5 Signs of an Unfair Employment Contract


There you are, excited about a new job. You’ve had the interview, and it went well, and you are excited to start this new position with a great company. Then comes your formal employment contract. Do you turn to the last page and eagerly sign it?

By signing, what is stated on paper regarding the job is not the description and promises outlined in the interview. You must take the time to thoroughly go over every line in the contract to make sure you know what it means and that you are happy with it. Unfortunately, many clauses are written into contracts that are not to your advantage.

Here are five signs of an unfair employment contract.

Job Title

This is the first thing you should read. When you had your interview, the job would have needed to be discussed along with the position’s wage or salary and benefits and duties. If the contract states a different title than the one, you applied for, ask to correct it.

Different titles may come with different job duties and a different salary package. Ensure you see the same compensation package discussed in the interview and written clearly into the contract. Consider consulting employment lawyers to look over the contract if there is questionable ambiguity.

Probationary Period

Serving a probationary period is fairly common but not automatic for all jobs. You should question it if it wasn’t discussed in the interview but is in the contract.

By signing, you agree that the employer has the right to dismiss you within the audition period stated in the contract for any reason they deem that makes you unsuitable for the position. It is up to you to proceed with this clause in the contract or try to negotiate it out.

Having the ability to terminate your employment without notice is harsh but common practice. You should try to include a last chance agreement to have an opportunity to stay and improve in the position.

Contractual Changes

The contract should spell out your duties for the position, but sometimes a contractual changes clause is written in. This entitles the employer to change the position without discussing it with you. If a clause provides a change, you will have to live with it.

Ask to have that taken out unless it is stated what the change could be and is willing to adapt. You may enjoy the original position, but it could make you miserable with a drastic change.

Termination Clause

Most contracts will have a termination clause, which needs to be detailed. You must know the rights and responsibilities for the job being offered, and by signing the contract, you agree to them.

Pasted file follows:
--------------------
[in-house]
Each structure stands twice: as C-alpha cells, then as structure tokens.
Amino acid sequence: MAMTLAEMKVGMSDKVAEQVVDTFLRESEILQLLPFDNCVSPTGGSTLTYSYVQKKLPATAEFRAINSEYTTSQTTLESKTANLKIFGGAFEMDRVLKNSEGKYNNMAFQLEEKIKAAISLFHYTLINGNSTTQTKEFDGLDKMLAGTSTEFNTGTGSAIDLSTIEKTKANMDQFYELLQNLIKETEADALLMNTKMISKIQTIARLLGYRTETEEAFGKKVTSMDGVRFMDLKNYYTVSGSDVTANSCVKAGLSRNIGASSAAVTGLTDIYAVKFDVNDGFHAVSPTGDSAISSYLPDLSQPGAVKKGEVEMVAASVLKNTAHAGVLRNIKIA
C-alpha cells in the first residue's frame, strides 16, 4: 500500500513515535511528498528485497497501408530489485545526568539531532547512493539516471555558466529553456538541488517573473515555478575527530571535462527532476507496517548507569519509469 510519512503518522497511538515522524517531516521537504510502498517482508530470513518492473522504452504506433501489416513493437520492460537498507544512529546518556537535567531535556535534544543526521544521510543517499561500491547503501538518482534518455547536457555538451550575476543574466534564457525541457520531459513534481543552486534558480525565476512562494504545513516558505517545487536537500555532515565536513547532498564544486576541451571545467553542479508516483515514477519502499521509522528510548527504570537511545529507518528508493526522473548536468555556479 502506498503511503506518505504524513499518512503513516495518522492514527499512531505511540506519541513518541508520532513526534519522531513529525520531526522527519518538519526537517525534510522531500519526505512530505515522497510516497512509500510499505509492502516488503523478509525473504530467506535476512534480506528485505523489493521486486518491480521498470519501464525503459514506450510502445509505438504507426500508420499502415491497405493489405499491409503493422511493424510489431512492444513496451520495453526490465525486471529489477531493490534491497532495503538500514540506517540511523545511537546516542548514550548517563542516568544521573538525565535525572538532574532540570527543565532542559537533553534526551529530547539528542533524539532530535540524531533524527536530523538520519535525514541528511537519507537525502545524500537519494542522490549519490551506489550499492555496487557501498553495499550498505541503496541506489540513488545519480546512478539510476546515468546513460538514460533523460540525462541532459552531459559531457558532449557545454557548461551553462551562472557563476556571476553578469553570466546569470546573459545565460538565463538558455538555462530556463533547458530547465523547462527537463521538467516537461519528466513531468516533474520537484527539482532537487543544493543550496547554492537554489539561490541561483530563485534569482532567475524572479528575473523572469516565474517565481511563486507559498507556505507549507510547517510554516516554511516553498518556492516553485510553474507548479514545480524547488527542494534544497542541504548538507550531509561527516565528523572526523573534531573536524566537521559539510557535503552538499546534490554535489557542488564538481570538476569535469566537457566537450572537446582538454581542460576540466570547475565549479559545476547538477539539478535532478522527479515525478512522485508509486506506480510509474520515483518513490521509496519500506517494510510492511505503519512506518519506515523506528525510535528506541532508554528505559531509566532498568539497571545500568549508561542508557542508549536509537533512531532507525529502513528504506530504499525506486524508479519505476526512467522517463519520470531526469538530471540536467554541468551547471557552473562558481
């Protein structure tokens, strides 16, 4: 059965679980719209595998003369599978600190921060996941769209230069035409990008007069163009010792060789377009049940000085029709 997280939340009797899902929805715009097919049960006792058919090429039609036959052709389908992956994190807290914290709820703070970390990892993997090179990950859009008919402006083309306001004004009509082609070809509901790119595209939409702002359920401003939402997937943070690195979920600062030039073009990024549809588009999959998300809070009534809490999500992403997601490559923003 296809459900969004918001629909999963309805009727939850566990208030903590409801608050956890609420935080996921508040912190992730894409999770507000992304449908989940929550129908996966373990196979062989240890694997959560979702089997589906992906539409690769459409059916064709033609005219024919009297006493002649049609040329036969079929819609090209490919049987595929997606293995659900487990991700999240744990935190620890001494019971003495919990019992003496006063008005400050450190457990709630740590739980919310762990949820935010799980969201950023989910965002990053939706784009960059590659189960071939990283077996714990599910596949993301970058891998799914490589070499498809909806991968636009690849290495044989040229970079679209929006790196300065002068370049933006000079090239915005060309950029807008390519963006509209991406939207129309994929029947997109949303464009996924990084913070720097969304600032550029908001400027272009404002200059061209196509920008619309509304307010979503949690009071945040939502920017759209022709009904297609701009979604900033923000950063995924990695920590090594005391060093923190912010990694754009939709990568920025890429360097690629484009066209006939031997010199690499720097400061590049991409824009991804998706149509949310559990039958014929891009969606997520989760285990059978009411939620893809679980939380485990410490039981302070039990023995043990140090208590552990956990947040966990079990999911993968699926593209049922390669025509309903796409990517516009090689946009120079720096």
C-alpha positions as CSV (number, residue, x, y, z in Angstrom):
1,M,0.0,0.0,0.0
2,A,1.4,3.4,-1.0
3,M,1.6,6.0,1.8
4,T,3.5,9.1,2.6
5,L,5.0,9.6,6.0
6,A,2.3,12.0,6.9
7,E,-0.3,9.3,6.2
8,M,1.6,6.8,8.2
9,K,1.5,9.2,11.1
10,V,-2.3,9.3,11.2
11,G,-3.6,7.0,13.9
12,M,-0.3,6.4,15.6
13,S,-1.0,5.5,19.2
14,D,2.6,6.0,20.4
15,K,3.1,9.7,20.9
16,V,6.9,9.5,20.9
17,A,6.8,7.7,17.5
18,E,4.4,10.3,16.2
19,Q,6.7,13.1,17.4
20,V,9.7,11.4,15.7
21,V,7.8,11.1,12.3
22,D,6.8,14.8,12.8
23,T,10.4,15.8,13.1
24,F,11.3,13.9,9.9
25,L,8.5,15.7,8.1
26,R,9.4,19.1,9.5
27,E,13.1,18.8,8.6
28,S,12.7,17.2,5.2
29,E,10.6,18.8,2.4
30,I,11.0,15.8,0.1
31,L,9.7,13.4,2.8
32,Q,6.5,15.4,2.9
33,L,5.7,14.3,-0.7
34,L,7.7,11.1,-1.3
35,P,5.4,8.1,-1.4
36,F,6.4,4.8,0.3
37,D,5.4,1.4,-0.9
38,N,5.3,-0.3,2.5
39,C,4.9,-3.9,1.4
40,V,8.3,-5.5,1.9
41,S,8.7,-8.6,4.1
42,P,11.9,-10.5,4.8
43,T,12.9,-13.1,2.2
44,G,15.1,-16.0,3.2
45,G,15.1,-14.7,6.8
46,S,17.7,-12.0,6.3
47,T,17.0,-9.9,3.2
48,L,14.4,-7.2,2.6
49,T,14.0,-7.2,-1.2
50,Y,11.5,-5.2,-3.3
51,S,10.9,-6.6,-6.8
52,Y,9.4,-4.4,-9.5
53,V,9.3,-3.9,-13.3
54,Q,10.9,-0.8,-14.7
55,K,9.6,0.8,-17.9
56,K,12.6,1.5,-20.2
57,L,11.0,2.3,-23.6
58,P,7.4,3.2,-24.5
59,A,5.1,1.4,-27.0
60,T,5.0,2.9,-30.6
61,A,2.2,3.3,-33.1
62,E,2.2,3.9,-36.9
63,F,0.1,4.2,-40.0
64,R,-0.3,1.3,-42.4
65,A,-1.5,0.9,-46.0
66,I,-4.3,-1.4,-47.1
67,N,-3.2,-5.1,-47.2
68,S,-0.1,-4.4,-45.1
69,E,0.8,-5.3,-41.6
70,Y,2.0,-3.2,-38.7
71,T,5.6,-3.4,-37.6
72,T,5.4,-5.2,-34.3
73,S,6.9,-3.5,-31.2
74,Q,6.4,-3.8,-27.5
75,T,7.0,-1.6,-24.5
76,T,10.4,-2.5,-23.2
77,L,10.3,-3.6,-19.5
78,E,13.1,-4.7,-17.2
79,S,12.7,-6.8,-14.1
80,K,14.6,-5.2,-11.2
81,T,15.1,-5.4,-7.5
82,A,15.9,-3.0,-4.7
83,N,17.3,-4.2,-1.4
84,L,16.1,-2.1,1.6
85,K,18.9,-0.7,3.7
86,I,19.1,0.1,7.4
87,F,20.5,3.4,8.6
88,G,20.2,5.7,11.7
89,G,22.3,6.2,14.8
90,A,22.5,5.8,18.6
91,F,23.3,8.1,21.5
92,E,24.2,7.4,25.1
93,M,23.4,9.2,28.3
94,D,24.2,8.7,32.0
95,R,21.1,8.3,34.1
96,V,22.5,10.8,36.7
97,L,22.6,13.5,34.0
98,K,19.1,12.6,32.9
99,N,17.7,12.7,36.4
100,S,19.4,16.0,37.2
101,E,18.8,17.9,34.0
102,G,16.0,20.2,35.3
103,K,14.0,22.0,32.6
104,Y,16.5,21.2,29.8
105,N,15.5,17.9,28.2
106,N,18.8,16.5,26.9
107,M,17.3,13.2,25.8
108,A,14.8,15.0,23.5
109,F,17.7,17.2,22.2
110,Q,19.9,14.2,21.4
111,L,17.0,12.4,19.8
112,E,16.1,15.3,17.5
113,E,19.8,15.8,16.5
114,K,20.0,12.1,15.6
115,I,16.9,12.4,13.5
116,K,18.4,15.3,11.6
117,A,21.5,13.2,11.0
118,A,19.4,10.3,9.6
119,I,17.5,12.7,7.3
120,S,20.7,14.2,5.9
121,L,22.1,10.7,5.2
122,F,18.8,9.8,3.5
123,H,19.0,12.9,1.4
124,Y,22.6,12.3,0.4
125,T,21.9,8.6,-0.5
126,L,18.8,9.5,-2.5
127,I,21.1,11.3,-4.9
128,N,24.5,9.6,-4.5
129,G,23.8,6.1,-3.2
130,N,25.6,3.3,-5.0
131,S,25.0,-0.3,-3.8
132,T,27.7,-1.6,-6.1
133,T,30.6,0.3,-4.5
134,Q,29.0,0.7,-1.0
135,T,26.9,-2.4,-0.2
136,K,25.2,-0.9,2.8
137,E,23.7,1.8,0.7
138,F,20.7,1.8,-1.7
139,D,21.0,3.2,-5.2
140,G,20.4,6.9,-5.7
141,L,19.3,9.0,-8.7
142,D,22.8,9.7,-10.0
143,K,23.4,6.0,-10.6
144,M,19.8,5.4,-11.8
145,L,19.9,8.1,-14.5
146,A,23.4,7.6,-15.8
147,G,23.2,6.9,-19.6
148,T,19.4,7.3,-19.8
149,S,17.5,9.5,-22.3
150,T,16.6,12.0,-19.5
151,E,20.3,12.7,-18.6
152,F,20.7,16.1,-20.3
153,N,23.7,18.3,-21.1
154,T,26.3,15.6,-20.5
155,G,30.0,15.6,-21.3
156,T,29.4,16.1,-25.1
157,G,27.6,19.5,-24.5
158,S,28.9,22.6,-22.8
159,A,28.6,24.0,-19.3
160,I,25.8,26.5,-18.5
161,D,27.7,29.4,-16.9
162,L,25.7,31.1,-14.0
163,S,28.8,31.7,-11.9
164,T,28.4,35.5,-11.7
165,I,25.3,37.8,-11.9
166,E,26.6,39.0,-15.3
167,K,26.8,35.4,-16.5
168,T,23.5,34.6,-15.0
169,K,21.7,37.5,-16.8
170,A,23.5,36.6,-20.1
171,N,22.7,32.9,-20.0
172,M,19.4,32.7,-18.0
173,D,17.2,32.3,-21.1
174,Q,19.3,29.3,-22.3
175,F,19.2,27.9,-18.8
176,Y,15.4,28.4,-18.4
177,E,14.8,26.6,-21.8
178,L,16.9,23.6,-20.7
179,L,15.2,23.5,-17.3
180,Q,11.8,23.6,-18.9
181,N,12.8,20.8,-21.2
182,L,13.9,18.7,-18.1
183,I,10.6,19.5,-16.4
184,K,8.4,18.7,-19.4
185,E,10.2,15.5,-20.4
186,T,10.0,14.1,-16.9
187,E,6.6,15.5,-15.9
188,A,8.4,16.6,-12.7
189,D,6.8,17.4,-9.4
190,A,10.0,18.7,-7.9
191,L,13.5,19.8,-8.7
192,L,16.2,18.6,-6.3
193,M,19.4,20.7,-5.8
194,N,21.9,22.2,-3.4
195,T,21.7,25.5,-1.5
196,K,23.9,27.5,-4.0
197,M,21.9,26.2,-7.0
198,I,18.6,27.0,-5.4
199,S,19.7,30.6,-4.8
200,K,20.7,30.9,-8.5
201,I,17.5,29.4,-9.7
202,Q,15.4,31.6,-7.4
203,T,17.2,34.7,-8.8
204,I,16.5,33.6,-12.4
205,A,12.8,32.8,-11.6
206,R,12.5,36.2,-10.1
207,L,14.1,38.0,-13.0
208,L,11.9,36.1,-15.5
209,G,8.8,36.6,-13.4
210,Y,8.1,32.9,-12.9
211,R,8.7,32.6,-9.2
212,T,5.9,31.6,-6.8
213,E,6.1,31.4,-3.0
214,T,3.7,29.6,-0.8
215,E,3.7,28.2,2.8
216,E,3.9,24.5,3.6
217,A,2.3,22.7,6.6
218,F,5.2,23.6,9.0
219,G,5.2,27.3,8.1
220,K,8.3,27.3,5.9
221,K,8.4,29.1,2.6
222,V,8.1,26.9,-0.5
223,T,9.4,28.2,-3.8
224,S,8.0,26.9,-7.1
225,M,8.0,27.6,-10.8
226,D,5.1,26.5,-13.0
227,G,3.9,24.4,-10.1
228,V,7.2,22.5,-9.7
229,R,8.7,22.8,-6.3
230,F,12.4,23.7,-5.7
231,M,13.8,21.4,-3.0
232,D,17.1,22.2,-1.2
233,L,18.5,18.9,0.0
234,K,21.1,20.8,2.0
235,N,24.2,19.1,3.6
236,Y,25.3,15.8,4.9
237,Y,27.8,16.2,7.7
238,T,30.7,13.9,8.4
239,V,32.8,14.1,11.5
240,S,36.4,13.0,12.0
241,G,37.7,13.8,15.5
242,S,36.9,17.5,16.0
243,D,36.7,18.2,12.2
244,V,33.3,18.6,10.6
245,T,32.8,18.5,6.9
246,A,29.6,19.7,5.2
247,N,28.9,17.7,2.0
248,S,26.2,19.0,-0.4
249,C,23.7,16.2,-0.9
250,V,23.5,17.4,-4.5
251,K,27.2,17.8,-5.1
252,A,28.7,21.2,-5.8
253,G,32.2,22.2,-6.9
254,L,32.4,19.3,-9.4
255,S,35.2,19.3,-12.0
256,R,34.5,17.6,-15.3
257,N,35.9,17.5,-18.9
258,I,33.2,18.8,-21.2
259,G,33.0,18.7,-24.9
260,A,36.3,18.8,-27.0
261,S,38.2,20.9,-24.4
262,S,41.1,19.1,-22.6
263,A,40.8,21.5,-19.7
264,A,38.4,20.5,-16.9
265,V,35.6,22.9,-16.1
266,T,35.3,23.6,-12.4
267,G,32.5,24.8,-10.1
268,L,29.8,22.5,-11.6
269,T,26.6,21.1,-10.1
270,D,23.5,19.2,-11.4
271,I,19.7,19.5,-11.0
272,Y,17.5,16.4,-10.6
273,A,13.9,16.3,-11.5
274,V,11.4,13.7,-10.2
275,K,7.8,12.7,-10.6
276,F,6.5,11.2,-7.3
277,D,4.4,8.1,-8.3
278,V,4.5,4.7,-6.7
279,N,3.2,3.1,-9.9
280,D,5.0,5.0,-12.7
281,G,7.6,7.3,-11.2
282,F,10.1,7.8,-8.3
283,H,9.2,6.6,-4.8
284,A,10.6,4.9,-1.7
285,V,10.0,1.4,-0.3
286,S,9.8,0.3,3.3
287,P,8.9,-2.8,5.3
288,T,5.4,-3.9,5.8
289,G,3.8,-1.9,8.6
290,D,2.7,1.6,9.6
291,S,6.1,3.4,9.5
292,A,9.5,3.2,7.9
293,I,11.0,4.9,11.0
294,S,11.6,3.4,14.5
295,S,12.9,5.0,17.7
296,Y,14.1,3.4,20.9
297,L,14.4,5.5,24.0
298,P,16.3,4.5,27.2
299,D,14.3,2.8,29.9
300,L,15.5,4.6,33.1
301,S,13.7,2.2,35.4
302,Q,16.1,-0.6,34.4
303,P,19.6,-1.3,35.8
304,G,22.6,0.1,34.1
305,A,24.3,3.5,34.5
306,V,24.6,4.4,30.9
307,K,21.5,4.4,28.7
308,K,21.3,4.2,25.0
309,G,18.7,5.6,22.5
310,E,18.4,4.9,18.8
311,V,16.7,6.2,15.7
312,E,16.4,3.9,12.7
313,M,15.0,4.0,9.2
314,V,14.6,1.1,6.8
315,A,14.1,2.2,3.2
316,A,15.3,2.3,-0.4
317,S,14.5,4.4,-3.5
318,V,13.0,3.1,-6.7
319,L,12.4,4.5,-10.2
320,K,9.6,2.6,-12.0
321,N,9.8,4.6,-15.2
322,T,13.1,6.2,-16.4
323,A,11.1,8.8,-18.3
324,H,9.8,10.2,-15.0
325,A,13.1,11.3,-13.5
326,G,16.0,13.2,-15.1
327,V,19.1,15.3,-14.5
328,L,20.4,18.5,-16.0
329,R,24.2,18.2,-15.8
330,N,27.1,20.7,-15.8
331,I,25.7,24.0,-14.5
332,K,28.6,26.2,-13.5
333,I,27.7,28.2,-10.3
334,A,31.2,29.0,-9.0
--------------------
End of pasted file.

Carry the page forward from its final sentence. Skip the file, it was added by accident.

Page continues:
Whether quitting or being fired, the reasons for ending the contract must be written to avoid misunderstanding. Any changes to the position must give the employee fresh consideration. This means that a new contract must be written up and signed by both parties.

The notice period for ending the contract should be the same for termination as it is for quitting. You should have a fair warning or severance for termination, and there should also be no penalties attached to a termination of the contract.

Post Employment Restrictive Covenants

Non-disclosure agreements and non-compete clauses are pretty standard in employment contracts. These are restraint of trade clauses, and they protect the company. They are fair and just when written up with a realistic timeframe.

  • A non-disclosure agreement means you can’t disclose any information about your employment to a third party.
  • A non-compete clause restricts you from working for a competing company for a set period.

Both of these clauses are reasonable, but the NCC should have limits. Typically they have a six-month to 5 year period where you can’t work for a competitor or start your own competing business. Make sure it is equitable before you sign, and you could also negotiate in a release from this clause if you are moving a certain distance away to work in the same field but not in direct competition.

Other clauses to be wary of are:

  • Contract Auto-renewals Unless you are happy with it rolling over without changes
  • Mobility Clauses They may obligate you to relocate to another branch if an employer wants
  • Independent Contractor If the job was for a salaried employee, make sure it doesn’t say the contractor.
  • Pre Employment Promises Ensure that the contract states raises, holidays, bonuses, and stock options. Anything not written in you won’t get.

Accepting a job offer is exciting and leads you on a new career path. Make sure you are happy with your contract so you can have a successful, long-term relationship with your new employer.


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